From a Hebrew name that was derived from the Hebrew word רְעוּת (re'ut) meaning "friend". This is the name of the central character in the Book of Ruth in the Old Testament. She was a Moabite woman who accompanied her mother-in-law Naomi back to Bethlehem after Ruth's husband died. There she met and married Boaz. She was an ancestor of King David.... [more]
Satan m Theology, Biblical, Biblical Hebrew
Derived from Hebrew שָׂטָן (satan) meaning "adversary". This is the Hebrew name of the enemy of the Judeo-Christian god. In the New Testament he is also known by the title Devil (Diabolos in Greek).
Sunday m & f English (African)
From the name of the day of the week, which ultimately derives from Old English sunnandæg, which was composed of the elements sunne "sun" and dæg "day". This name is most common in Nigeria and other parts of Africa.
Tony m English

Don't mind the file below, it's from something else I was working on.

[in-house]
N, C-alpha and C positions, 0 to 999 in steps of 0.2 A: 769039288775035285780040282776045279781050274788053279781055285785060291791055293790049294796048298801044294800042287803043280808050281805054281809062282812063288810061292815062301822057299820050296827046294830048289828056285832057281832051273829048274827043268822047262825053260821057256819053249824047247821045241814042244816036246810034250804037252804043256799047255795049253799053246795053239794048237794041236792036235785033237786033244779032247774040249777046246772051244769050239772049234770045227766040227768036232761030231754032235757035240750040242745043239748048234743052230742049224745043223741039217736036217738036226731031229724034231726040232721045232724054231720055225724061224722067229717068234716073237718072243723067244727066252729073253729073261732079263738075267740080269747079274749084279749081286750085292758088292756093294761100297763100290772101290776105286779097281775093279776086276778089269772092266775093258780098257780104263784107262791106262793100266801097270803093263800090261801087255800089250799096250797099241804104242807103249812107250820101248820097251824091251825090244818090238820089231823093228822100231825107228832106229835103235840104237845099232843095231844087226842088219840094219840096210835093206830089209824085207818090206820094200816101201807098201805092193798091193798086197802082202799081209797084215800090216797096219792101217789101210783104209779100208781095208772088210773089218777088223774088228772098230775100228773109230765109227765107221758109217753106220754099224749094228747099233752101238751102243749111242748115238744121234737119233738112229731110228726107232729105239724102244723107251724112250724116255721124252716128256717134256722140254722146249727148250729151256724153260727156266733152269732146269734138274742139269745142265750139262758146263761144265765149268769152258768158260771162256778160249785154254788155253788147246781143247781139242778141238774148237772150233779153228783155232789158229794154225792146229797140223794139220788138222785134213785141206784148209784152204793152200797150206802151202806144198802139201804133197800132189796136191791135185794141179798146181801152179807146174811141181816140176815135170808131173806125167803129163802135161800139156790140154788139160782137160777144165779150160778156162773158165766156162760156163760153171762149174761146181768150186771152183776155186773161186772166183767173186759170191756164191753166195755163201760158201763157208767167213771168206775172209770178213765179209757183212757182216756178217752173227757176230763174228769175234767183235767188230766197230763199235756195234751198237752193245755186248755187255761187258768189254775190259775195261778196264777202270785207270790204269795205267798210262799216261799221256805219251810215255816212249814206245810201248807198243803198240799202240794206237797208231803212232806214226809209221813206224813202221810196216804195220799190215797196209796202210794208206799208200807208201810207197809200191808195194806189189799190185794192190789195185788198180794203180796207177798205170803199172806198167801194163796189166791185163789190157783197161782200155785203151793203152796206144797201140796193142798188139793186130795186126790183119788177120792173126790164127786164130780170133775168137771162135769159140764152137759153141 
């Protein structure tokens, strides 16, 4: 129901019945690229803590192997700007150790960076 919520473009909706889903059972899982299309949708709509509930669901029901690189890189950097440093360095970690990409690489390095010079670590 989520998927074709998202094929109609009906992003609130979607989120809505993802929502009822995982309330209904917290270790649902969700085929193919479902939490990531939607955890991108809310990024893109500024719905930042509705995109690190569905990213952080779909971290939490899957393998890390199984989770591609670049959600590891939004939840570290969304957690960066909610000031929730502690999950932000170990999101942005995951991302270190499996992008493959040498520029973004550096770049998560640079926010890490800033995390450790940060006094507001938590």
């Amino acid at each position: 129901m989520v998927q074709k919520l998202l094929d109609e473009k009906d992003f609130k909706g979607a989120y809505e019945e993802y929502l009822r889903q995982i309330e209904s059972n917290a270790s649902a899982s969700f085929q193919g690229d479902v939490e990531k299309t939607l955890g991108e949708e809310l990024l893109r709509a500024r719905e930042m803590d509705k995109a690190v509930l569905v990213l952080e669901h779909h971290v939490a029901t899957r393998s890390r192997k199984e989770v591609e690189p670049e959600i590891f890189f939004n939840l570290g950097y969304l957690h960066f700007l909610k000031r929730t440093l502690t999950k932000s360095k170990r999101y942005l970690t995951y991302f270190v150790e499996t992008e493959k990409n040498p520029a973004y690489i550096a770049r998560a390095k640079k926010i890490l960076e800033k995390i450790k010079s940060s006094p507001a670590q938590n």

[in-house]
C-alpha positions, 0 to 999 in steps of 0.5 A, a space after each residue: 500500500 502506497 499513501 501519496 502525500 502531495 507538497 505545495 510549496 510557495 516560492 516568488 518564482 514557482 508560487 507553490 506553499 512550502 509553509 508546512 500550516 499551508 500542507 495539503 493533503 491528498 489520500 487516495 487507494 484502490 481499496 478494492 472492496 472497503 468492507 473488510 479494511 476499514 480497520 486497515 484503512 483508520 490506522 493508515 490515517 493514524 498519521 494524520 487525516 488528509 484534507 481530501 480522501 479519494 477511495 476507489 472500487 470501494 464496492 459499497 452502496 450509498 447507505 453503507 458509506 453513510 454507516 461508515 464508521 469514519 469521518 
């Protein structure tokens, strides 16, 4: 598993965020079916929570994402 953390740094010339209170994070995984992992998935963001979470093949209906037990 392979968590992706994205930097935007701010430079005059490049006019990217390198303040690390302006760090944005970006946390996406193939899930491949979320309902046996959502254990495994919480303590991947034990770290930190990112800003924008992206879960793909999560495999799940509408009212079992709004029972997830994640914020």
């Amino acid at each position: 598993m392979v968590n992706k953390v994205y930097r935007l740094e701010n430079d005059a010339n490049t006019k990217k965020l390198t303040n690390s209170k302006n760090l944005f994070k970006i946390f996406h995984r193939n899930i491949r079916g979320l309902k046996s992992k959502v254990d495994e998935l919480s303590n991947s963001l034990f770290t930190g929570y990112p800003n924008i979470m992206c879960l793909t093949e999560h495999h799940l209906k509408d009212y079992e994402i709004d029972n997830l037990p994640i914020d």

Short form of Anthony.
Veronica f English, Italian, Romanian, Late Roman
Latin alteration of Berenice, the spelling influenced by the ecclesiastical Latin phrase vera icon meaning "true image". This was the name of a legendary saint who wiped Jesus' face with a towel and then found his image imprinted upon it. Due to popular stories about her, the name was occasionally used in the Christian world in the Middle Ages. It was borne by the 17th-century Italian saint and mystic Veronica Giuliani. As an English name, it was not common until the 19th century, when it was imported from France and Scotland.
Will m English
Short form of William and other names beginning with Will. A famous bearer is American actor Will Smith (1968-), whose full name is Willard.